A Jewish woman who has already married out and borne children should be encouraged to give them a full Jewish education. There are today thousands of practising Jews who only have a Jewish mother. However, to a couple contemplating intermarriage, the facts speak for themselves. Except in a small number of cases in which the mother is very determined and gives the child a very positive, strong Jewish education, in many cases the child grows up with a mixed and confused identity; in simple English, half-Jewish. Technically, there is no such thing – one is either 100% Jewish or not. However, in terms of identity, the child feels only half-Jewish. Even if the mother is a proud Jew, the father, whether atheist, agnostic, Protestant, Catholic, Muslim etc., does not share the same beliefs and values. Even if he is sympathetic, or even agrees to the child being brought up Jewish, there are bound to be differences. Does one celebrate Chanukah or Xmas, both or neither? Whichever one chooses is confusing or even contradictory. Many intermarried couples today celebrate both – but what sort of message does this give the child? Is the child Jewish, thus rejecting the notions of Christianity, or is the child a Christian with Jewish roots? It causes great confusion for the child and in many cases the child sees both faiths only on a superficial level, distanced by his parents from true belief.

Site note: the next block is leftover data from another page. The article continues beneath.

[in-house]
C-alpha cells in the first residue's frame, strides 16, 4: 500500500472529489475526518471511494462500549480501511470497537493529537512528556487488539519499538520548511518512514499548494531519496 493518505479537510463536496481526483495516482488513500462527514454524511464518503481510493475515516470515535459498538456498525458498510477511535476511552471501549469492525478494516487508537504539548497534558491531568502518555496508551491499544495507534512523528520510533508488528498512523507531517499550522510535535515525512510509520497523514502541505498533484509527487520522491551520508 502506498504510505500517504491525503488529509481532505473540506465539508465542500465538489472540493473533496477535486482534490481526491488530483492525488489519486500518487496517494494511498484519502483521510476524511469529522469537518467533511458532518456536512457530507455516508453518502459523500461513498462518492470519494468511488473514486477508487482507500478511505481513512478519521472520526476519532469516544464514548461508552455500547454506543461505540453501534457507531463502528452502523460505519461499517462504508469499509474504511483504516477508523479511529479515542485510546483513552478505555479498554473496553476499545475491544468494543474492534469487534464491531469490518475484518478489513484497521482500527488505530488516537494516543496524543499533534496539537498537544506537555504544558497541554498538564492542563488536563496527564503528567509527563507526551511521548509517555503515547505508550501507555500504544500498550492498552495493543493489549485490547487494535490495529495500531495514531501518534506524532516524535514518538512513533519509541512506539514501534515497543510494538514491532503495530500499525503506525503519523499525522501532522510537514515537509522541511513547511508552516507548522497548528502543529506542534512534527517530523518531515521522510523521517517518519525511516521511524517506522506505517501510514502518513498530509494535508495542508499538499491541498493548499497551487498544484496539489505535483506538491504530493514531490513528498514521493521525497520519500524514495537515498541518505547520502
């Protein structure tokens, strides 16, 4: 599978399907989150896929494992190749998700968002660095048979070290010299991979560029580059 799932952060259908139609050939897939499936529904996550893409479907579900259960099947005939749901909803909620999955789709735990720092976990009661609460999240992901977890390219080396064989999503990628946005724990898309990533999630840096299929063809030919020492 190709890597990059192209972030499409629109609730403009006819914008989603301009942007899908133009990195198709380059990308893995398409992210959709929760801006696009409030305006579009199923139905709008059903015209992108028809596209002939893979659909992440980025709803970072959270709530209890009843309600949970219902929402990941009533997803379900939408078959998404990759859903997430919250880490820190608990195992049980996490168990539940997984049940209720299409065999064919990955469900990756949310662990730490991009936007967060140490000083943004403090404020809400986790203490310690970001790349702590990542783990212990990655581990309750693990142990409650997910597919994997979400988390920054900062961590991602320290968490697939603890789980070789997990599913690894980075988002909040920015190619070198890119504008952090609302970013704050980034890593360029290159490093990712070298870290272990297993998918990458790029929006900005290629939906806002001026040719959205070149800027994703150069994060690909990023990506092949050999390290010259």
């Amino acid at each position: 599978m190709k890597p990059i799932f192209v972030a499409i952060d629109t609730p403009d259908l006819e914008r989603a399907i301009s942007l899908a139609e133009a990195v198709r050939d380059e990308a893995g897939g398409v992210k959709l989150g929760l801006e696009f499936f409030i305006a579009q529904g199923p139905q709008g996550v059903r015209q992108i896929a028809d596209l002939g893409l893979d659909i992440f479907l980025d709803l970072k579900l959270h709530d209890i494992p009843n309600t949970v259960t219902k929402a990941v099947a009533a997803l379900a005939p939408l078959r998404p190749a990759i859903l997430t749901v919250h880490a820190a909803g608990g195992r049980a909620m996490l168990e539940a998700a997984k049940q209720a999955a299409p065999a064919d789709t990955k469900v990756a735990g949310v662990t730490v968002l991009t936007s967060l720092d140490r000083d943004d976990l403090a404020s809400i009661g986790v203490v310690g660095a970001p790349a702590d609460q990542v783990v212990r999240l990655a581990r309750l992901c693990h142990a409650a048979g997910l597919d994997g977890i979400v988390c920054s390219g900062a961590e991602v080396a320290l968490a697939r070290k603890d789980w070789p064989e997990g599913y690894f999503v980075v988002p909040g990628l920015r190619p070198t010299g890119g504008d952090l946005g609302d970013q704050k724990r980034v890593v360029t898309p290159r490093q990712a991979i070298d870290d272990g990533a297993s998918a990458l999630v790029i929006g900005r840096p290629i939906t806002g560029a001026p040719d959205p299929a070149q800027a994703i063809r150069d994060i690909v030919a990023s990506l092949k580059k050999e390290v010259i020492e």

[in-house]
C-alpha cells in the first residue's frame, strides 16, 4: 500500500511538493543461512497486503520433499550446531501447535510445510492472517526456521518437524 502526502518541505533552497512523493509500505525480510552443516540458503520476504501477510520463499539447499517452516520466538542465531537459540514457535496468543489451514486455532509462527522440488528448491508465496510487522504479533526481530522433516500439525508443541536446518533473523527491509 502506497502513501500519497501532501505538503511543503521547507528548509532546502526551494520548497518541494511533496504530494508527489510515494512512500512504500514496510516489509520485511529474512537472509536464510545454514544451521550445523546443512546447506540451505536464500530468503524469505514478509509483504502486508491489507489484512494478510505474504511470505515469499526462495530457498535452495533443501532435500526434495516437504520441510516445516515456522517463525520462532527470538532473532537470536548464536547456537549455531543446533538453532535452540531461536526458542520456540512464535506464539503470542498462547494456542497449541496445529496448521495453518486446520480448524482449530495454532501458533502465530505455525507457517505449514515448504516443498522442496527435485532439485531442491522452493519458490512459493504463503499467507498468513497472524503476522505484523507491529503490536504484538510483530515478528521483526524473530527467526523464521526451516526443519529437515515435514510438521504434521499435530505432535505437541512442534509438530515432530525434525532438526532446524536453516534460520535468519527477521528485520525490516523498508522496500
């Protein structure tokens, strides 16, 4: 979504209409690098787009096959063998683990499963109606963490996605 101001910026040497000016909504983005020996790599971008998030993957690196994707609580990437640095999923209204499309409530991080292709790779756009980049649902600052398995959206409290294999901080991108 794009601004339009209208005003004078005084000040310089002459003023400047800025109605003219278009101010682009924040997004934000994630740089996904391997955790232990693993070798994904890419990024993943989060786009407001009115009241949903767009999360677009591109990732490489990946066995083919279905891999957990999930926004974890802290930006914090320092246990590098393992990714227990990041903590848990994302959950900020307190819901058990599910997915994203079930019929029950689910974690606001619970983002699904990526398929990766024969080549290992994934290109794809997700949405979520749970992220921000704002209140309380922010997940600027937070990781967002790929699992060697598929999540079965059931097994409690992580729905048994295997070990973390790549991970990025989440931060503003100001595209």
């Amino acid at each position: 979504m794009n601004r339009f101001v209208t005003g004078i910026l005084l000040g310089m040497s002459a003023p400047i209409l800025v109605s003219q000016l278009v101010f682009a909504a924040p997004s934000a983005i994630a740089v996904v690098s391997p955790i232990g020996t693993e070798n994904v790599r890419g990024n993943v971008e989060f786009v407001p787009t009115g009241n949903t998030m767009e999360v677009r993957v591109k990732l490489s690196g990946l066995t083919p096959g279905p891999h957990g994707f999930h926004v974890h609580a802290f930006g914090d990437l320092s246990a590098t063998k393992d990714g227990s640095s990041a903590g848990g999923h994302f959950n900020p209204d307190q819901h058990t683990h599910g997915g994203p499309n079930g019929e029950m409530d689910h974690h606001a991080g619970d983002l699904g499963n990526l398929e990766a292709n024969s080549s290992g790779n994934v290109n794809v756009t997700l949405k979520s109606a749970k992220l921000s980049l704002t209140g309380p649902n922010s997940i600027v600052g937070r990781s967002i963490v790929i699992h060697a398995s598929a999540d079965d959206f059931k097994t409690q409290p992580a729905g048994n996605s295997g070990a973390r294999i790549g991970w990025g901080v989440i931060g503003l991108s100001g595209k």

The child is also given the test of mixed allegiances. All passages of life create a problem. Should the child be circumcised, christened, both or neither? Should the child have a Bar Mitzvah or be confirmed, marry in a synagogue or a church, be buried in a Jewish cemetery or be cremated?
And what chances are there that the child should want to marry a Jew, and carry on the chain? The statistics show that the percentage of separations and divorces among intermarried couples is greater than among marriages within the faith.